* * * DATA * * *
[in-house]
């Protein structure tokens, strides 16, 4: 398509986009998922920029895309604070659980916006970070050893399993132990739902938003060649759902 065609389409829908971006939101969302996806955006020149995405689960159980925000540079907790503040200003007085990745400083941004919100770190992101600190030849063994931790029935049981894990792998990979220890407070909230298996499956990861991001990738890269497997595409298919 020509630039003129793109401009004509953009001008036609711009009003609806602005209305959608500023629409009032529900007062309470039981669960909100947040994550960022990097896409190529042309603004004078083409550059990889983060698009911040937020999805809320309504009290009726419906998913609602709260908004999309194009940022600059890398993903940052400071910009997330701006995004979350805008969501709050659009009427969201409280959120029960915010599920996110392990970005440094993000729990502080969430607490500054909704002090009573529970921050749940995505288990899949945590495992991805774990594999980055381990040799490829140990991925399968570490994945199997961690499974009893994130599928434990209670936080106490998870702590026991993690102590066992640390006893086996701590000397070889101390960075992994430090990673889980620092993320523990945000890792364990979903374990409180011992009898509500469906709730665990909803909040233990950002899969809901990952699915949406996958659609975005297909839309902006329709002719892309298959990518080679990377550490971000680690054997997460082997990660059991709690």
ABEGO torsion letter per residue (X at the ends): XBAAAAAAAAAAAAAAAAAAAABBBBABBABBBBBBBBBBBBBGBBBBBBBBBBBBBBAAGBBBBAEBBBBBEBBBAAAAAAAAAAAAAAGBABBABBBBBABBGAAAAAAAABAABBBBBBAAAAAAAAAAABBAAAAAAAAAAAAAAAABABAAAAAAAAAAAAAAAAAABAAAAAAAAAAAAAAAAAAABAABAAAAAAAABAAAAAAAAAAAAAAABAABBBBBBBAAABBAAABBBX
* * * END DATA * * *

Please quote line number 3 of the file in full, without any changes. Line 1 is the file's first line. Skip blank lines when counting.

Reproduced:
ABEGO torsion letter per residue (X at the ends): XBAAAAAAAAAAAAAAAAAAAABBBBABBABBBBBBBBBBBBBGBBBBBBBBBBBBBBAAGBBBBAEBBBBBEBBBAAAAAAAAAAAAAAGBABBABBBBBABBGAAAAAAAABAABBBBBBAAAAAAAAAAABBAAAAAAAAAAAAAAAABABAAAAAAAAAAAAAAAAAABAAAAAAAAAAAAAAAAAAABAABAAAAAAAABAAAAAAAAAAAAAAABAABBBBBBBAAABBAAABBBX